Franchised dealers - factory-authorised new vehicle outlets - will be the hardest hit of all used commercial vehicle retailers here in the UK with the slowdown in new vehicle registrations and the fall in residual values impacting on their already-dwindling profitability, used vehicle pricing specialist EurotaxGlass's said on Wednesday. Meanwhile, analysts reckons car dealership profitability across the Atlantic is down 25% after new car sales slumped 20% and the National Automobile Dealers Association (NADA) urged the federal government to implement the US$700bn economic recovery plan as quickly as possible.

George Alexander, who edits Glass's Guide to Used Commercial Vehicles, suggested that, while independent UK CV dealers are relatively well placed to respond quickly to the changing economic climate, the likely fate for franchise holders will be dictated primarily by the restrictions on the vehicle types which can be offered to an increasingly selective market.

"Franchised dealers are almost uniquely vulnerable to a market downturn," he said. "They suffer all the disadvantages - such as falling inventory values and fewer customer enquiries - yet are restricted in how they are able to react to such hostile conditions. The franchise agreement encourages dealers to invest in big sites, meet corporate standards and take on massive amounts of debt. These commitments, however, leave dealers poorly placed to trade their way out of difficulty.

"Such prestigious outlets are often unsuited to, or possibly prevented from, offering an array of competitive products to tempt cash-strapped customers. To make the most of the prevailing economic conditions, dealers need the freedom, and the necessary finances, to stock older vehicles which represent a profit opportunity, rather than just new and late-plate examples that rapidly become distressed sales."

While the focus on the bottom line is sharper than ever, Alexander warned against a knee-jerk reaction from dealer boardrooms.

"In previous downturns staff numbers have been reduced to cut costs. There has been little evidence of this unwelcome practice in recent months, and management teams would be wise to remember that the expertise lost as a result of such an approach will be difficult to replace when economic prospects improve in 2010."

A spokesman for the UK's Retail Motor Industry Federation said: "Franchised commercial vehicle dealers are at present offering competitively priced new vehicles, supported by their manufacturers to offset heavy demand from the used market. However most are still carrying a limited selection of the best-selling used models.

"Commercial vehicle dealers in the franchised sector focus their investment in their servicing facilities, with the full support of their manufacturer partners."

Based on comparisons of total gross profits from new vehicle sales this year and in 2007, concluded that 25% of gross dealer profits had been lost so far this year.

The Los Angeles-based analyst said 30% of dealers dropped from more than 55 monthly new sales in 2007 to fewer than 55 this year and, of the 70% of dealers who saw a drop in total gross margin this year, 28% lost more than half of their gross margin.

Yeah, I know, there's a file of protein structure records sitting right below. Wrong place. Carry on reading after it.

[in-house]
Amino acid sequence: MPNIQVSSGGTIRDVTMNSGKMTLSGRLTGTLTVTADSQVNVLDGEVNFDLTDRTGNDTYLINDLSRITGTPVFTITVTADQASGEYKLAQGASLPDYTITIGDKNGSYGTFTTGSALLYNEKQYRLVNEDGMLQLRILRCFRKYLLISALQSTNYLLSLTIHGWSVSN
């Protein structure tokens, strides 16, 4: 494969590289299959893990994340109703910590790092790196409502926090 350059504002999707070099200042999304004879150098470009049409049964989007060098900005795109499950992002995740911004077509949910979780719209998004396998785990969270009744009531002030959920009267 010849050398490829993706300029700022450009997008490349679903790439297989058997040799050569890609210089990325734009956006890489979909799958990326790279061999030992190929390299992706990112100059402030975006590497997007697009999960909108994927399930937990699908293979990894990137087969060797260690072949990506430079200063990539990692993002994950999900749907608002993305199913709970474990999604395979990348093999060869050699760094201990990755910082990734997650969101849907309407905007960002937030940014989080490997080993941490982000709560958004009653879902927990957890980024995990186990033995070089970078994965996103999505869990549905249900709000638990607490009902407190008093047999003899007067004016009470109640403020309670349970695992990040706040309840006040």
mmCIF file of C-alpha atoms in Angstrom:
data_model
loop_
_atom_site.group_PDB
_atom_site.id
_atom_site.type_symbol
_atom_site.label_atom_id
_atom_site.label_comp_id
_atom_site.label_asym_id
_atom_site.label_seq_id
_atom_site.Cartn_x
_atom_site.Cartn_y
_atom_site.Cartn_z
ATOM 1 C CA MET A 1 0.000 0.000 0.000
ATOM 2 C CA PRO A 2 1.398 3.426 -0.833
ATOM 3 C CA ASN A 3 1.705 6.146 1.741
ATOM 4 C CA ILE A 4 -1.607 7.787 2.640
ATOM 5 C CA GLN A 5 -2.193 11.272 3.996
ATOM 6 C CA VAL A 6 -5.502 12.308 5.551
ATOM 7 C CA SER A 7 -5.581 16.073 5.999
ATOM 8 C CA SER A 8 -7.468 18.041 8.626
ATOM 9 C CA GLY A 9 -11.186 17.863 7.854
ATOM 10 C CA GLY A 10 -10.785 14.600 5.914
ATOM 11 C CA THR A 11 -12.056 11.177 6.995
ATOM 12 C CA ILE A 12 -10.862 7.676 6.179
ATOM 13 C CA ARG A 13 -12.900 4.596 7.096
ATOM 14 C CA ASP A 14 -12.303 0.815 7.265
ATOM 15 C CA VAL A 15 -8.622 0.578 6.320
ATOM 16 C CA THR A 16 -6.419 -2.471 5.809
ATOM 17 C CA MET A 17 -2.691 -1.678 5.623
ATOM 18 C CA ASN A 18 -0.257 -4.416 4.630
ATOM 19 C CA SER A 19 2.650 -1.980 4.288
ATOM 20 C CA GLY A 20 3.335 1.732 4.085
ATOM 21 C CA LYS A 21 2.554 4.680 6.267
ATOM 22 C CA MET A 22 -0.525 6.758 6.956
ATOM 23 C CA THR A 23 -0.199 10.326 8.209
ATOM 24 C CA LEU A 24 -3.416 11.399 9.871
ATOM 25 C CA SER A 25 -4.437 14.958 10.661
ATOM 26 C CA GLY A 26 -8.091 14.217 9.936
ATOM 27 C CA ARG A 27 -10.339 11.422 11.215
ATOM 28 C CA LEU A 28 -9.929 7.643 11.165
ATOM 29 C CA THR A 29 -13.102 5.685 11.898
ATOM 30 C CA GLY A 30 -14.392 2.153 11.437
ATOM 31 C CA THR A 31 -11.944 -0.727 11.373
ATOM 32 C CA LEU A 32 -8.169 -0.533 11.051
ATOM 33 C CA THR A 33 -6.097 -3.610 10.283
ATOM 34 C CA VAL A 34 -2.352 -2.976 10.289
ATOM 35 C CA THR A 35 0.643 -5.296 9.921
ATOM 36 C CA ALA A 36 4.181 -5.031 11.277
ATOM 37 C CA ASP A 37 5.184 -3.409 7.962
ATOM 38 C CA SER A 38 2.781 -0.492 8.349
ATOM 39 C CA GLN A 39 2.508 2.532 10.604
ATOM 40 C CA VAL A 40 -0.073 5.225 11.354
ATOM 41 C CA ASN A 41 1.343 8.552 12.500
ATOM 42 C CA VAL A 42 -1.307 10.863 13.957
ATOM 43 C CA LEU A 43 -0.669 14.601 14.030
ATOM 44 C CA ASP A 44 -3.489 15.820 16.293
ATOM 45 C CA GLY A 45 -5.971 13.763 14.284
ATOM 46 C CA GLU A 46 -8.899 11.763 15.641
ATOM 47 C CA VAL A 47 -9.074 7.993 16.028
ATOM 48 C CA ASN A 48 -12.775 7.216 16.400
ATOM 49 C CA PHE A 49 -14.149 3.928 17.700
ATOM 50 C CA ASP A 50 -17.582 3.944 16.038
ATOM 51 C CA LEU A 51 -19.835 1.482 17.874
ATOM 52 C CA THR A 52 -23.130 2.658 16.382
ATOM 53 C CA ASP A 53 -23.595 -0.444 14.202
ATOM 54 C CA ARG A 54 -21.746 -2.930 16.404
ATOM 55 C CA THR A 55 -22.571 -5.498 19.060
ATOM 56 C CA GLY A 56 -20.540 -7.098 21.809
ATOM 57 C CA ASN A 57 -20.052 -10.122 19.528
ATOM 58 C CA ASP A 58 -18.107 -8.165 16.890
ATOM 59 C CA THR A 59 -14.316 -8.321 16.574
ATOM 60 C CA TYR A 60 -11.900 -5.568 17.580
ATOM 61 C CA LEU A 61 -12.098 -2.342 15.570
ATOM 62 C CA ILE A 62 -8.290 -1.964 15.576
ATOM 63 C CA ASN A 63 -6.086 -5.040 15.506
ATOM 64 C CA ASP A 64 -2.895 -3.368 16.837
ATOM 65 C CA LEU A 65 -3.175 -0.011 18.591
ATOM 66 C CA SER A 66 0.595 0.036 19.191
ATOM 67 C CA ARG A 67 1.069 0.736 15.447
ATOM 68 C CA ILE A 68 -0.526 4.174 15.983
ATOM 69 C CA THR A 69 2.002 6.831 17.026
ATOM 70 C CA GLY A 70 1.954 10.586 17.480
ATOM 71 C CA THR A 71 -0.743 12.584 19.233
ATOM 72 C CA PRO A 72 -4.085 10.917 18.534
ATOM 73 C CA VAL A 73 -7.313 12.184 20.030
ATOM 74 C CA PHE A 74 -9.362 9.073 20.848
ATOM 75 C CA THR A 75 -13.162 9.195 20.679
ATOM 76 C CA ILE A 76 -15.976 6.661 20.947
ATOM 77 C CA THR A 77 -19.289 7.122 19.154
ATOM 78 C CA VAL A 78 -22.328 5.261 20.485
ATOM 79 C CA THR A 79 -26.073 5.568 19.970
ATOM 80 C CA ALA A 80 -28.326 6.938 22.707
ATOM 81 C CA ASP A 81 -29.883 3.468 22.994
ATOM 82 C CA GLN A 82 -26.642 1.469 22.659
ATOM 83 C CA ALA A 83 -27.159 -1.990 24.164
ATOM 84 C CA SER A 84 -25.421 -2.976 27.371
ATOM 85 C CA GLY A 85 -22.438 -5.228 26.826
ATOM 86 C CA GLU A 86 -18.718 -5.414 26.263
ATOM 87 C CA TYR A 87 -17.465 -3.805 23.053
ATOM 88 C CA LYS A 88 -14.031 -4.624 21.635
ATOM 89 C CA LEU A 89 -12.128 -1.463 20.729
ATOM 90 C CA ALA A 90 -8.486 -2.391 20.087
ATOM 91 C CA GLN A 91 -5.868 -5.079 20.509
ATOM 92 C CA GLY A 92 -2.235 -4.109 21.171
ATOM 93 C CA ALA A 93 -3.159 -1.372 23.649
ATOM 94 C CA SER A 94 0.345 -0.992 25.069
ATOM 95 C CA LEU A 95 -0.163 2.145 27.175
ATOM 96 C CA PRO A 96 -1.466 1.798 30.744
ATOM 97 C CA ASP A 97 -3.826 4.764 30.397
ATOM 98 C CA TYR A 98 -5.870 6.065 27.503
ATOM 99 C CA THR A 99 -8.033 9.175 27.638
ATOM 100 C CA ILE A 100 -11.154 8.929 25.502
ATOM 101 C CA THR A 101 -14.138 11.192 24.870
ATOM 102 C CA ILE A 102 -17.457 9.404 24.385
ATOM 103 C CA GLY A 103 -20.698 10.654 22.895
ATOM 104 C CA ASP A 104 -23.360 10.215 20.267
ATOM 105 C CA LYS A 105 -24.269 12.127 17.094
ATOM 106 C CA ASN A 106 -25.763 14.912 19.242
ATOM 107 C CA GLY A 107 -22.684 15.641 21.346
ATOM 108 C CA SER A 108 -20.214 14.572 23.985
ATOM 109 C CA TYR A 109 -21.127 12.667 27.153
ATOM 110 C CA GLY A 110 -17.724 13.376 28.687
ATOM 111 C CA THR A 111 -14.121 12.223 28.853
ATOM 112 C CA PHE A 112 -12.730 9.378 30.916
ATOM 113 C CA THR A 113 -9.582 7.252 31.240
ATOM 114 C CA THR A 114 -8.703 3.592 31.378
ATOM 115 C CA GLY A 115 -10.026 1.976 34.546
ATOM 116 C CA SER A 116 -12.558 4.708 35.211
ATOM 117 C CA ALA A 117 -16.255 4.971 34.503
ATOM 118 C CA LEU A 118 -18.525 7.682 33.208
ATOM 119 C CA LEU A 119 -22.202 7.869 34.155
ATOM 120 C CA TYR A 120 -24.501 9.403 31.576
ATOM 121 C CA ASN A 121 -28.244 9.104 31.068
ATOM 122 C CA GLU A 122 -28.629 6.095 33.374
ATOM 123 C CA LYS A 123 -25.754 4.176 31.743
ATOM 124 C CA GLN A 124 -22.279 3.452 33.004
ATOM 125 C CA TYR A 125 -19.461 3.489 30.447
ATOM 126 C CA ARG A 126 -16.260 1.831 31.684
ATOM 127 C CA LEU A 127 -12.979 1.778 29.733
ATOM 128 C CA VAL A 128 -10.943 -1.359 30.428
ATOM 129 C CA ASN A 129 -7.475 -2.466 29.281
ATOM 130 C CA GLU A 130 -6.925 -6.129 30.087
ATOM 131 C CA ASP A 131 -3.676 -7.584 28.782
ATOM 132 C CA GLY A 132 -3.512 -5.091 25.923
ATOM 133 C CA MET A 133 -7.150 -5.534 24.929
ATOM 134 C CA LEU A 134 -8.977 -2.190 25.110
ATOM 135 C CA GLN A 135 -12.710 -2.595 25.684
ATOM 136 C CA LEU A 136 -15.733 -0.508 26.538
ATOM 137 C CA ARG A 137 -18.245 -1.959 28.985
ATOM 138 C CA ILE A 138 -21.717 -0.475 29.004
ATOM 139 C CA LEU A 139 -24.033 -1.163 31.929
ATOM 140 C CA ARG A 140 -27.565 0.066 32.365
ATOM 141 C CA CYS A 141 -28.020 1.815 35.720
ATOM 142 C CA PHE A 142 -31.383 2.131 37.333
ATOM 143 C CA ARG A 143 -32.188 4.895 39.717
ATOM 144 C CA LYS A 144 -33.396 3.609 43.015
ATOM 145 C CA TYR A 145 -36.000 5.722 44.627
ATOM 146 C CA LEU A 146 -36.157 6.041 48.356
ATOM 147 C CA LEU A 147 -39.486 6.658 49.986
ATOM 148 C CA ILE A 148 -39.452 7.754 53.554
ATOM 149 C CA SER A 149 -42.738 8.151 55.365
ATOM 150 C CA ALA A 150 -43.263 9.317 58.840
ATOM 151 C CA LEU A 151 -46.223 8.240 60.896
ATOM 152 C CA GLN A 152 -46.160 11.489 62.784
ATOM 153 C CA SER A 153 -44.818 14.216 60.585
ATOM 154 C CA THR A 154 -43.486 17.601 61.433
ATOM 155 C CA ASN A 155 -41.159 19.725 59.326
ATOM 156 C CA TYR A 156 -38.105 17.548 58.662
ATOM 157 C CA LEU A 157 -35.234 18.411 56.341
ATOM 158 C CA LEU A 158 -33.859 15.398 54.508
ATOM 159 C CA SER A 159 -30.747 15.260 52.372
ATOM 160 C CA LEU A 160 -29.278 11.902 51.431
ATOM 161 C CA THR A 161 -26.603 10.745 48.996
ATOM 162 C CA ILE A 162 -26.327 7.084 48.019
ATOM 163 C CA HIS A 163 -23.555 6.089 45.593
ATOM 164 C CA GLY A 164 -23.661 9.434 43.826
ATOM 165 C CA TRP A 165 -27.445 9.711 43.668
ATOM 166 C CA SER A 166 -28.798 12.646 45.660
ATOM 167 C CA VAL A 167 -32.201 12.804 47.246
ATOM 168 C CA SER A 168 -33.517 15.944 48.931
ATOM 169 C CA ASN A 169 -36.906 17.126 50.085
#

"The Big Three US automakers have been trying to get rid of their weakest dealers for years, but the weeding-out process has gone far, far more slowly  than automaker executives have wanted," reported Dale Buss for Edmunds'

"Now, this year's double-whammy of economic shocks - explosive gasoline prices that stunned consumers, followed by the current financial crisis that is constricting credit at every level - has already begun culling out US car dealerships at a rate far faster than General Motors, Ford and Chrysler brain trusts could even dream was possible by their methods."

As just-auto reported last week, recent casualties include Bill Heard Chevrolet, the nation's largest dealer for the brand, which went out of business at the end of September.

"Not everyone suffers when the chips are down," said Edmunds CEO Jeremy Anwyl. "Good dealers will thrive as shoppers become ever more careful about where they spend their money."

There are over 20,000 car dealerships in the US employing over 1m people, accounting for 18% of total retail sales and paying hundreds of millions of tax dollars to state and local governments each year, according to 2007 NADA data.

Last night, NADA chairman Annette Sykora said the federal government needs to implement the $700bn economic recovery plan as quickly as possible to end the credit freeze.

"The rescue package is designed to free up credit markets. But it's too early to know whether the fix will work," she said. "One thing is certain - this action is better than no action."

Sykora emphasised that it was becoming increasingly difficult both for US dealers and consumers - even for those with good credit - to obtain financing with the situation contributing to shaky consumer confidence. More than 94% of buyers rely on financing when purchasing a vehicle.

"The credit crunch on Main Street is real," Sykora said. "If the country can break the credit freeze on Wall Street, then [dealers] can help revive the economy on Main Street."

"Credit is the lifeblood of our industry," Sykora added. "Dealerships need it to finance inventory from the manufacturers. Consumers need it to buy cars."

The current credit crisis coupled with other economic factors has already forced some auto dealers to close.

"We're likely to lose up to 700 dealerships this year," Sykora said. "Some of these [closings] stem from the challenges faced by the Detroit Three."

Before the financial crisis set in, some profitable dealers closed because the value of their land was so high, Sykora added, but many other closings are being driven by the real-estate meltdown.

NADA, based in McLean, Virginia, represents about 20,000 new car and truck dealers, with nearly 43,000 separate franchises, both domestic and import brands.